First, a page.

The two newest members of East Lansing’s City Council – Dana Watson and Ron Bacon – joined for their first meeting last night, and it was a doozy of a meeting, coming in at five hours, including five public hearings.
ELi will be bringing you in-depth break-out reports of the kind you expect from us on the major issues. Here’s a quick rundown of what happened.
Council members and the City Manager all showed up in matching t-shirts reading “Good trouble,” a reference to the late civil rights icon John Lewis’s leadership. The shirts were apparently provided to them by Elaine Hardy, East Lansing’s new Diversity, Equity, and Inclusion Administrator.
The unity continued as Council voted unanimously in favor of everything on which they voted.
That included approval votes on three requests to sell recreational marijuana in spite of some concerns about equity. This means adult-use pot will soon be available for sale at 1950 Merritt Road under the name Pleasentrees, at 3315 Coolidge Road under the name Skymint, and at 1234 E. Grand River Avenue through Compassionate Associates.
It also included two actions relating to anti-racism and policing reform. Council passed a law outlawing biased crime reporting and also agreed to spend $153,000 to hire the Truth & Titus Collective for “Anti-Racism, Diversity, Equity & Inclusion Training” of all City staff and the Council.
Council also postponed a proposal for creating a temporary system for reviewing complaints made against the police by citizens because of the creation of the Study Committee on an Independent Police Oversight Commission.
Last night’s agenda was supposed to include deciding how to fill the vacancy on that committee to replace Ron Bacon, who had been named but whose appointment to Council disqualifies him. But that dropped off the agenda due to a clerical error. The group has no schedule for convening.
Just before midnight, as its last action, Council backed the mayor’s decision to extend the local State of Emergency and to require the use of masks in the Downtown Development Authority’s district.
Much earlier in the meeting, answering questions from ELi about things notably absent on the agenda, Mayor Aaron Stephens said plans are still on for him and Council member Lisa Babcock to negotiate for an extension of the City Manager’s contract ahead of schedule, behind closed doors. (The decision itself would have to come back to Council in public.) Stephens indicated no plans for a performance review of the City Manager.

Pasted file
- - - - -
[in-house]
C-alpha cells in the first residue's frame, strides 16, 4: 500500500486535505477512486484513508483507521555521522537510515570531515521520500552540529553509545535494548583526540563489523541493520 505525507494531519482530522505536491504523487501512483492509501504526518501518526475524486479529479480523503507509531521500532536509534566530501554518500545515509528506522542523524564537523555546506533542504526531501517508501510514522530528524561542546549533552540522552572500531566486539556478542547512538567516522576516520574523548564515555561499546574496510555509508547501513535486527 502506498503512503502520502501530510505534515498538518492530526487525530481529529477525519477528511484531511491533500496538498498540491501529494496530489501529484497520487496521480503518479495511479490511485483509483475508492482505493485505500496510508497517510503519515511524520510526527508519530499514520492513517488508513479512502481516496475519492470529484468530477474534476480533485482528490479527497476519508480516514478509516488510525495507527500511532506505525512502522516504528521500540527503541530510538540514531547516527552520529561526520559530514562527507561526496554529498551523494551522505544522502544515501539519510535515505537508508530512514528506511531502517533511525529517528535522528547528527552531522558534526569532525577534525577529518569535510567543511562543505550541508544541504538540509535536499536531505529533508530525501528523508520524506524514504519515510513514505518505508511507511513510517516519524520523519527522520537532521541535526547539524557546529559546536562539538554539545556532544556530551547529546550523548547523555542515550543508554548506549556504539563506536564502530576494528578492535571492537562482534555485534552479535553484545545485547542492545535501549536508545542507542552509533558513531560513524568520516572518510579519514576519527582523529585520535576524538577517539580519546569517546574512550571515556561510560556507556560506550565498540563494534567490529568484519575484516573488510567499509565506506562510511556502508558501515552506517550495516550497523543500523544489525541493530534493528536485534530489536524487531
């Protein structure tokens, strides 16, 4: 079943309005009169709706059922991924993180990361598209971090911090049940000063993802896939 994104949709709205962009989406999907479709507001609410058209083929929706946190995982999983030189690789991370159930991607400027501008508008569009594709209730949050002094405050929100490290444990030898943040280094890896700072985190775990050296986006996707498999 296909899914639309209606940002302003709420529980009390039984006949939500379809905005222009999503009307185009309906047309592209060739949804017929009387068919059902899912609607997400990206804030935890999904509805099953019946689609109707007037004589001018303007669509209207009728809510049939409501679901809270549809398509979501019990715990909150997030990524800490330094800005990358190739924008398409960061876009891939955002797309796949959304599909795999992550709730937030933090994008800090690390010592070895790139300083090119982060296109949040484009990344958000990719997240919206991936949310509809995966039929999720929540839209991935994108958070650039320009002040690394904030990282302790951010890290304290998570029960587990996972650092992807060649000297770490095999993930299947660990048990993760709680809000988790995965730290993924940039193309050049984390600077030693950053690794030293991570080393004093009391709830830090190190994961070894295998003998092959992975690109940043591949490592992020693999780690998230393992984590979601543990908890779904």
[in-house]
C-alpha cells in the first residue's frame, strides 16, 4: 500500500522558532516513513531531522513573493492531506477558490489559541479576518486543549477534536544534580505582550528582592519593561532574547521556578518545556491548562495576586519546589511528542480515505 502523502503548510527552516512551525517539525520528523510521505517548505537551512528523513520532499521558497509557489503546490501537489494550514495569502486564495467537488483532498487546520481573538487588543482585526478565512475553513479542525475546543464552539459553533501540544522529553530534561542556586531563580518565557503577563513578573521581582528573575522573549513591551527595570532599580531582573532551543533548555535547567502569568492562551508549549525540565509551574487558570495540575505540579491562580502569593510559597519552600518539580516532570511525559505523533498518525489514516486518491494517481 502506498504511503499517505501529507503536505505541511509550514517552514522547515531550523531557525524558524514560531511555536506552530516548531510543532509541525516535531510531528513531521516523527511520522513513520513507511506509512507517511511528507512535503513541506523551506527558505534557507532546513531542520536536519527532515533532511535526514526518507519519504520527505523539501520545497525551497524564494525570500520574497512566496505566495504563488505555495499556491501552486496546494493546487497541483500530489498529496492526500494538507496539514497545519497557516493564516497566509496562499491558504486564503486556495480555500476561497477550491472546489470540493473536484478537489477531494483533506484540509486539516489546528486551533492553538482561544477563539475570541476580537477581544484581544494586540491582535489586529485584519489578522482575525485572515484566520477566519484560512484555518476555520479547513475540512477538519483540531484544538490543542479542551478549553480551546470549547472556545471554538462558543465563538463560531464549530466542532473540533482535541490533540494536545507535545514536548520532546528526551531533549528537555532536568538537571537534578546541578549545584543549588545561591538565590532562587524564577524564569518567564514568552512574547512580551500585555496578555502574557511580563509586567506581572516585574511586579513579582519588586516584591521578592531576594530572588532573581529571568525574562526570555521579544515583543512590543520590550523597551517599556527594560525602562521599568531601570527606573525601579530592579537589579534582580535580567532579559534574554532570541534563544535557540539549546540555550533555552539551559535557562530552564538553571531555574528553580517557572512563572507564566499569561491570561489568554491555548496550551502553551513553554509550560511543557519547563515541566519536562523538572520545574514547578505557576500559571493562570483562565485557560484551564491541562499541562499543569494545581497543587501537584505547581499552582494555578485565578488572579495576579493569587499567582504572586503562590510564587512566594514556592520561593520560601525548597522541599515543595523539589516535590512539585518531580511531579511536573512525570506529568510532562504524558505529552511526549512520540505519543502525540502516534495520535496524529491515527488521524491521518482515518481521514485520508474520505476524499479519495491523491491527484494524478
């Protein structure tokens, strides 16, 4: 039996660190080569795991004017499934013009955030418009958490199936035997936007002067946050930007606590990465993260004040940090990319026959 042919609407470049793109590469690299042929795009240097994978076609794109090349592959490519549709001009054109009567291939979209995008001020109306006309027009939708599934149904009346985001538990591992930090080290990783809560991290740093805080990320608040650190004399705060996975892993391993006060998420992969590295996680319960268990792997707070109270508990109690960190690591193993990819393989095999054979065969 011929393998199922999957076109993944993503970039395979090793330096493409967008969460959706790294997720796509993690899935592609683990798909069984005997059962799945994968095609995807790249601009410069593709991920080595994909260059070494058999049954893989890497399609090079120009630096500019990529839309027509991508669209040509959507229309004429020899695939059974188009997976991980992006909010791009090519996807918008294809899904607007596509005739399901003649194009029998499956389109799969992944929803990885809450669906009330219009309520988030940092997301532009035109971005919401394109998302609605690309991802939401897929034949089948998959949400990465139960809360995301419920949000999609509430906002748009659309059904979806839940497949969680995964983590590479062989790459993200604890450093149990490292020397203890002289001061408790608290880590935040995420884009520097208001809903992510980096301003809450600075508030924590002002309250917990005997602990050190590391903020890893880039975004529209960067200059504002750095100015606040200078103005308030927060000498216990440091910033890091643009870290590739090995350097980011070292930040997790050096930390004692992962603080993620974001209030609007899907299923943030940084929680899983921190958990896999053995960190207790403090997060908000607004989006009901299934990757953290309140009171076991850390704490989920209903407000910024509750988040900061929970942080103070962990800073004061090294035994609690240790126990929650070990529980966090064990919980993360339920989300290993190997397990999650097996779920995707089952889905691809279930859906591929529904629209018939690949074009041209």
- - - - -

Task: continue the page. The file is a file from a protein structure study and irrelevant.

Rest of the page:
Stephens and Mayor Pro Tem Jessy Gregg said that Council will deal at a later time with the question of whether to ask voters to add two seats to Council through a City Charter amendment. The idea had been discussed by Stephens, Gregg, and Babcock at the meeting at which they appointed Watson and Bacon. Gregg and Stephens said last night that that issue needs more time for consideration by the now-five-member Council. The deadline for placing a ballot question on the November 2020 ballot passed at 4:00 p.m. yesterday, just before the Council met.
Council also decided to approve the City obtaining a million-dollar line of credit with Fifth Third Bank in order to shift to paying with credit cards instead of checks for “accounts payable.” The move is expected to provide a revenue source because of a Fifth-Third bank rebate incentive program for card holders.
Council’s unanimous votes also included:
- approving a sorority’s request to increase the number of people in some bedrooms, raising the total occupancy of the building by three;
- allowing ground-floor space of 300 West Grand River to be used for a fitness center for occupants of that building and others nearby whose owners contract for their tenants to use it;
- changing the downtown parking grace period in gated lots from 30 minutes to 15, as the parking system is down $769,000 in net revenues compared to the same period last year;
- turning the intersection of Albert Ave. and Bailey St. into a four-way stop;
- agreeing to spend $27,700 from the public art fund for a “Greetings from East Lansing” mural to be painted on the side of the Roadhouse Pub on Harrison Road, with the expectation this will lead to Instagram-ready selfies;
- choosing NAI Mid-Michigan as the broker that will market about 27 acres of public land for sale;
- and approving various other contracts, appointments, and resolutions on the consent agenda.
Rather than passing legal changes last night to the disorderly conduct code, Council decided to take up reform of that code at its first meeting in September, after the Human Relations Commission has more time to make recommendations.
ELi discovered from a reader tip just before the meeting that the public notice for last night’s Council meeting was wrong, stating it would start at 7 a.m. instead of 7 p.m. The City Attorney told Council this isn’t a problem because the time was correctly posted in two other places.
City staff swapped out the wrong public notice for a corrected one about an hour before the meeting. Said City Manager George Lahanas, “we corrected the posting.”